A golden age celebration
A carnival atmosphere pervaded Mountain View Friday evening when hoards of community members stopped by to share birthday well wishes.
It was the 50th anniversary of the local elementary school, and student, staffers and alums were determined to mark the occasion with a bang. Along with food trucks selling wares ranging from pulled pork sandwiches to cupcakes to breakfast platters, there was also an array of child-friendly activities and midway-style games.
There was a 1950s theme to the celebration, so many attendees showed up in retro duds like poodle skirts, cuffed jeans and scarf-bedecked ponytails.
The occasion began with a flag ceremony with Boy Scout Troop 407 serving as the color guard, led by Eagle Scouts Cody Schock, 18, and Doug Mendelsohn, 15, on bugle. The Mountain View Girl Scout troop took to the stage singing “You’re a Grand Old Flag.” Students from each grade then performed golden oldies, beginning with the kindergartners’ rendition of “Lollipop.”
Next, it was time for presentations by campus luminaries.
Current Mountain View Principal Clara Dehmer praised the school for its diversity and family-like sense of community. Leonard Munter, founding principal of Mountain View, quipped that the crowd had gathered to celebrate theYankee 3-1 win over Baltimore earlier in the day. Nancy Arce, Mountain View’s first PFA president, noted that the inaugural PFA had helped plant all of the trees at the school, including the towering pines.
While the songs and remarks went well, there was a small hitch to a subsequent ceremony. Ms. Dehmer and Mr. Munter had planned to release 50 butterflies over the heads of spectators and onto the Mountain View field. Given it was one of the coldest evenings of the season, the insects seemed reluctant to leave the cozy box in which they were held. With some coaxing from Mr. Munter, the butterflies eventually made their exodus and the crowd dissolved, heading for the food trucks or various carnival attractions.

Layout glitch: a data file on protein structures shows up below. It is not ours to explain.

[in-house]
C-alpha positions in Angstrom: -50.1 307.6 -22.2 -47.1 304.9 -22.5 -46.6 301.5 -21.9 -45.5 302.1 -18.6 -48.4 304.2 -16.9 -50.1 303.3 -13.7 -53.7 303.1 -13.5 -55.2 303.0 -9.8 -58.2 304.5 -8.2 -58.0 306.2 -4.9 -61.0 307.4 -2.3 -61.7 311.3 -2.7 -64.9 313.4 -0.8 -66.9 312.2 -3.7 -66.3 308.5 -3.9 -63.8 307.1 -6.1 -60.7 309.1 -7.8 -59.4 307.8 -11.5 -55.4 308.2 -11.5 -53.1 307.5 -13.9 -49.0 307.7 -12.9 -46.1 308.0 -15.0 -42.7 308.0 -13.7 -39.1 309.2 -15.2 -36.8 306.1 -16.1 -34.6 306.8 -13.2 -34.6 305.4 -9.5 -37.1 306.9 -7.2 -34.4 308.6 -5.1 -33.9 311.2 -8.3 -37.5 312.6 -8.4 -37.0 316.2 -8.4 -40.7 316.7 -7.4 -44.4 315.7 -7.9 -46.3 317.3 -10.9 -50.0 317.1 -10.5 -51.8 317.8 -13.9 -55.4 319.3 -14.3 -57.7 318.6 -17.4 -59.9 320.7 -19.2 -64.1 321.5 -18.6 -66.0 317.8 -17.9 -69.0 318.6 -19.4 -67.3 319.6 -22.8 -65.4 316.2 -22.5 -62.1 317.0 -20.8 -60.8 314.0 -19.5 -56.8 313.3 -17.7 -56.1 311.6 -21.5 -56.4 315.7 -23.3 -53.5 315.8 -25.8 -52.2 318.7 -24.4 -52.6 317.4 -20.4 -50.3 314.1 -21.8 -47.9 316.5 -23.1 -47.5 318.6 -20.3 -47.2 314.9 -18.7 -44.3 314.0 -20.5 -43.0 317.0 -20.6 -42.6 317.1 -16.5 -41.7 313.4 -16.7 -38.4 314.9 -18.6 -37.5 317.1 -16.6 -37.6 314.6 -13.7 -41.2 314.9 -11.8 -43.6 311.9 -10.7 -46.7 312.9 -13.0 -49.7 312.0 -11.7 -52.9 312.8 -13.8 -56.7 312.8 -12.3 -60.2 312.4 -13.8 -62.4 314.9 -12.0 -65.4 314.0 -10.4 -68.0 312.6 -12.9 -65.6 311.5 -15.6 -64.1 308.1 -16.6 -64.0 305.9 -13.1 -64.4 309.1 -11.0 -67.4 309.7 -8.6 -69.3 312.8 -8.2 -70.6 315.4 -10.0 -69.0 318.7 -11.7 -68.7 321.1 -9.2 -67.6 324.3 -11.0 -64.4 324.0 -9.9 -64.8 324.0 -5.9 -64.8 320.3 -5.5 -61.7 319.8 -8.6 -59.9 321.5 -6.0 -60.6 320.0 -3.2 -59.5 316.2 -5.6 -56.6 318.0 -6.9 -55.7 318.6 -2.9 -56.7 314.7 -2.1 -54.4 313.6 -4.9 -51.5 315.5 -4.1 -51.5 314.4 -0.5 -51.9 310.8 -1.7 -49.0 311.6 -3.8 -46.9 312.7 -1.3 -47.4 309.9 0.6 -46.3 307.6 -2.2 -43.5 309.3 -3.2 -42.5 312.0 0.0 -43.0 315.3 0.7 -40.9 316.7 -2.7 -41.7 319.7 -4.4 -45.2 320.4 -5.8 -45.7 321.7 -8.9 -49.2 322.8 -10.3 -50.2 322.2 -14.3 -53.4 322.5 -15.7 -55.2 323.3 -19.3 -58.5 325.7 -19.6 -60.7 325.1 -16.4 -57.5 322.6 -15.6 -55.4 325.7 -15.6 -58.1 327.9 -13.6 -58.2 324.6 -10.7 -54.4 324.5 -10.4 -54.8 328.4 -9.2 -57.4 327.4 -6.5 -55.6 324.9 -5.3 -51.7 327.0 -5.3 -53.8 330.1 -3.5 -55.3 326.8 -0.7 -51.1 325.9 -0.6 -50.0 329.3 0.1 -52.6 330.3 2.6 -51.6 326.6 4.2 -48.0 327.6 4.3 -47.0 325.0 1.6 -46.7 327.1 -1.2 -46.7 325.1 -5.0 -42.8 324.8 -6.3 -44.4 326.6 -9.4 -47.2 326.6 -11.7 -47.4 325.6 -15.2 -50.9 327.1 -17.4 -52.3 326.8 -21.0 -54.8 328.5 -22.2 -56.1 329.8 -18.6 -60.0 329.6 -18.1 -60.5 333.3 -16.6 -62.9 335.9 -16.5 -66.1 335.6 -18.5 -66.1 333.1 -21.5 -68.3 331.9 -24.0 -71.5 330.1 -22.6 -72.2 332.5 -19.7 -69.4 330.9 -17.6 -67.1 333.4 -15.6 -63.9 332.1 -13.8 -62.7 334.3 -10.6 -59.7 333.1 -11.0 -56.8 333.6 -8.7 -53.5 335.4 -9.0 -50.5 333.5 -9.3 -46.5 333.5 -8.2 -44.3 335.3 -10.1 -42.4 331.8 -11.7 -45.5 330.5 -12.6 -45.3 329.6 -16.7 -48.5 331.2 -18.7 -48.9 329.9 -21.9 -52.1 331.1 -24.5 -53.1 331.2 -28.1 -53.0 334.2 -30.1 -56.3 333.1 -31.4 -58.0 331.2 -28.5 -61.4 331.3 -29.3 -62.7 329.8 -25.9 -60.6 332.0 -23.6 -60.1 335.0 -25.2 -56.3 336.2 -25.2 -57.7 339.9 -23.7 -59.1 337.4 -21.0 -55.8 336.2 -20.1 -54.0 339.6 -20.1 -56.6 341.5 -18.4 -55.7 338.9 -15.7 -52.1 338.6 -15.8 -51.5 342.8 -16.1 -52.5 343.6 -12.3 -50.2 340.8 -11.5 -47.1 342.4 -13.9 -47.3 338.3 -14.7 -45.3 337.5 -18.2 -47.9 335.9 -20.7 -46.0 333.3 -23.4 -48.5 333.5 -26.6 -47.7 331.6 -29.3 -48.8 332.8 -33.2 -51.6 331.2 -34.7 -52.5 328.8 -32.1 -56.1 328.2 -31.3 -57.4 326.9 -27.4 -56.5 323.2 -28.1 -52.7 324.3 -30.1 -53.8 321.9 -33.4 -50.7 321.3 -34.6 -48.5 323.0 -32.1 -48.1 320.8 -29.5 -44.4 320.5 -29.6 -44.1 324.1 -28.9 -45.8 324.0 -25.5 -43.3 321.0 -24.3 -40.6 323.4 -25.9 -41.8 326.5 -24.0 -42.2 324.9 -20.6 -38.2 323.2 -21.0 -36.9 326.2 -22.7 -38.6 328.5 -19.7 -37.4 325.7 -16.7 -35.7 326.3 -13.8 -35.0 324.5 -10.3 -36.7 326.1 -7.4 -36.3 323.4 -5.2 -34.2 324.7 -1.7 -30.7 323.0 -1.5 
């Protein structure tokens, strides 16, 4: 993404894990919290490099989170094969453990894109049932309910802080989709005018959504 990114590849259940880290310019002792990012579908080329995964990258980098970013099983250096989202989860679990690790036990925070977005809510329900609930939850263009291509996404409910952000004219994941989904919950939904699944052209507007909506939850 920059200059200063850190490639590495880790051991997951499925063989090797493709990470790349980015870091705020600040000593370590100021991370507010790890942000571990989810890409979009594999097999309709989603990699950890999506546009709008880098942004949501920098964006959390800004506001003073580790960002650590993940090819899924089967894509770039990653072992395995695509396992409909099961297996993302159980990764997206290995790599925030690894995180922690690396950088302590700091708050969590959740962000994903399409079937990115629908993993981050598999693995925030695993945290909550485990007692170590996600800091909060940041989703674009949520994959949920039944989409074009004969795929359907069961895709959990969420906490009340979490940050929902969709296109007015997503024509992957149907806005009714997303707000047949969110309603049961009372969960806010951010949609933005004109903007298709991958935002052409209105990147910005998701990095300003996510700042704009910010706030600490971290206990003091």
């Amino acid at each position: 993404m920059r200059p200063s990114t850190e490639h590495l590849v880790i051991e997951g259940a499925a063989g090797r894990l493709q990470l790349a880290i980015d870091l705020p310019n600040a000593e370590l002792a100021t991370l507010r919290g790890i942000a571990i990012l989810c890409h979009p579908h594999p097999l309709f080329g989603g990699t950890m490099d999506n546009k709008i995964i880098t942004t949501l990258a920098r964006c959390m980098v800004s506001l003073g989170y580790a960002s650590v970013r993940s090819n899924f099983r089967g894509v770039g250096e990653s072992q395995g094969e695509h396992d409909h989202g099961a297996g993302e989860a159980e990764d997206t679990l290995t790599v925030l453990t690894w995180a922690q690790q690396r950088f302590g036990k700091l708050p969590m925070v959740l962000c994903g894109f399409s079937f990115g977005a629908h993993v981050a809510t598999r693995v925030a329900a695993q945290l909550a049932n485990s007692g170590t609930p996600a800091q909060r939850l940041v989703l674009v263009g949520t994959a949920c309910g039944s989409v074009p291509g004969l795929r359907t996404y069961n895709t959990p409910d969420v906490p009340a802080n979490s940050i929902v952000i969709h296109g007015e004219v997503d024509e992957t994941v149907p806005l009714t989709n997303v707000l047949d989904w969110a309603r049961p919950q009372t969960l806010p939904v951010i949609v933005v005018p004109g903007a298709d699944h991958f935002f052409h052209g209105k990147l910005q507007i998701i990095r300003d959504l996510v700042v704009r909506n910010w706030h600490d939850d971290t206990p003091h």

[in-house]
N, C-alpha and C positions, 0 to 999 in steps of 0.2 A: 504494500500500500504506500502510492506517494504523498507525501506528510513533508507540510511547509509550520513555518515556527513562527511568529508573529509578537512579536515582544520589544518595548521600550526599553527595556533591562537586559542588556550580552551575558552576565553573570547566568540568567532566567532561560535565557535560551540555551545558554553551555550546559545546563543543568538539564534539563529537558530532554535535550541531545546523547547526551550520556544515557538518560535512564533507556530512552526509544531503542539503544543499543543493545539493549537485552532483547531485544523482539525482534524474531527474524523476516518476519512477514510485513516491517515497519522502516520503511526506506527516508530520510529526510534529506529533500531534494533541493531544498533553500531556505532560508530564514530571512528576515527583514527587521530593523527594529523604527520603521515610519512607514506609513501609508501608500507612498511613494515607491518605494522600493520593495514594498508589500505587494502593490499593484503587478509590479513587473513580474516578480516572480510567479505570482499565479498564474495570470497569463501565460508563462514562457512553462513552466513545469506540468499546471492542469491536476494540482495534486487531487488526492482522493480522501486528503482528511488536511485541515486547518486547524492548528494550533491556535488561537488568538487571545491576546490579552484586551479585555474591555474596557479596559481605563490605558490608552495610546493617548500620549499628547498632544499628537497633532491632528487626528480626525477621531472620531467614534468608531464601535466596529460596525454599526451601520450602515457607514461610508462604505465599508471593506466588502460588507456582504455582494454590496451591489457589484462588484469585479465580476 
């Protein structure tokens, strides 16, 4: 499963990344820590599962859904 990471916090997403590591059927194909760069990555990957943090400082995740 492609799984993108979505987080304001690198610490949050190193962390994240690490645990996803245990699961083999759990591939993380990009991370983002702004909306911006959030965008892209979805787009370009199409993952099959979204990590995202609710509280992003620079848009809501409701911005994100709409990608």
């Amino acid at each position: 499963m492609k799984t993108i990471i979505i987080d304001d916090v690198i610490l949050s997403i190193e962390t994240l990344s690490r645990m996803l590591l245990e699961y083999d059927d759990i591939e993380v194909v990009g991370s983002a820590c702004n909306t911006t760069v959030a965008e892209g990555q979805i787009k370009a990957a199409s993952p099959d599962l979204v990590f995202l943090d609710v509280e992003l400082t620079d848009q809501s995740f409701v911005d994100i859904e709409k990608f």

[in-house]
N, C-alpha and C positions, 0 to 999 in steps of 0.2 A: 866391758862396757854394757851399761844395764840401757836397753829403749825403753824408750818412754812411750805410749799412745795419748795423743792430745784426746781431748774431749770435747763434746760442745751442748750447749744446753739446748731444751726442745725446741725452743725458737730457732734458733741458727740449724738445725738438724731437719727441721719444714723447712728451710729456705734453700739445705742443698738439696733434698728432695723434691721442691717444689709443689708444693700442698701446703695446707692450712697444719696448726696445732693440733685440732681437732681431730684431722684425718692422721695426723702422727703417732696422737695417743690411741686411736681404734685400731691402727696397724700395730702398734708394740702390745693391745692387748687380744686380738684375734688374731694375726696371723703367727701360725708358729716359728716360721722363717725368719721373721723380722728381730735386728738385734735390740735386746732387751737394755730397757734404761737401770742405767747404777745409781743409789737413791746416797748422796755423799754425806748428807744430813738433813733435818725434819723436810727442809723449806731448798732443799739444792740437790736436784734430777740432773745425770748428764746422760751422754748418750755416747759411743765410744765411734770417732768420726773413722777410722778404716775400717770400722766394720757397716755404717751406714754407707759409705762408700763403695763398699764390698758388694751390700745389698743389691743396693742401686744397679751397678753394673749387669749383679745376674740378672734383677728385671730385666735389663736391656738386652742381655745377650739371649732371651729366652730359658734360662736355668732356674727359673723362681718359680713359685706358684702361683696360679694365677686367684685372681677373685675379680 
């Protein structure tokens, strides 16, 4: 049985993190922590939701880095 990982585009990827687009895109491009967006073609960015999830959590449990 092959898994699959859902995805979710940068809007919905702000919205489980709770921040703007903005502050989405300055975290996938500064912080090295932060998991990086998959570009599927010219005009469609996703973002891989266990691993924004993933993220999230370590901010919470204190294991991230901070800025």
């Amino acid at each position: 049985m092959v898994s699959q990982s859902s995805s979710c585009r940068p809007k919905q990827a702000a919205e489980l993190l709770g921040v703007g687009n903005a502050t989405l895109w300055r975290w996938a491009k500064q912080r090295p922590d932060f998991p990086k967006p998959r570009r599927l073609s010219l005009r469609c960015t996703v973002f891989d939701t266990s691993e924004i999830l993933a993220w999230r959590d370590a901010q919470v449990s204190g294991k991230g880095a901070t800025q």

Those in attendance offered high praise for the school, including Brandi Burns. Ms. Burns has 2 generations of Mountain View children. Her 2 oldest kids went there in the 1990s and now she has twin 3rd grade daughters who are Mustangs as well as members of the school’s Girl Scout troop.
“They couldn’t be anywhere else,” she said. “This school is beyond belief. It’s completely awesome. We’re a crazy quilt. We are everyone and everything. One of the best lessons here is to be accepting of all kinds of people, which gives you a broader base from which to deal with life.”
Perhaps the festivities—which included an arts and crafts booth, a wheel of fortune game and a photo booth with costumes and props—inspired them, but the kids in attendance were equally enthusiastic about Mountain View.
“I like it because when it’s the 50th anniversary, you get to throw pie at your teacher,” said 7-year-old Jasmine Gardia, referring to a booth where takers were encouraged to hurl a whipped cream-topped sponge at intrepid volunteers from the Mountain View staff.
“I like Mountain View because it’s cool and the teachers are nice to you,” added Ken Corbajal, 7.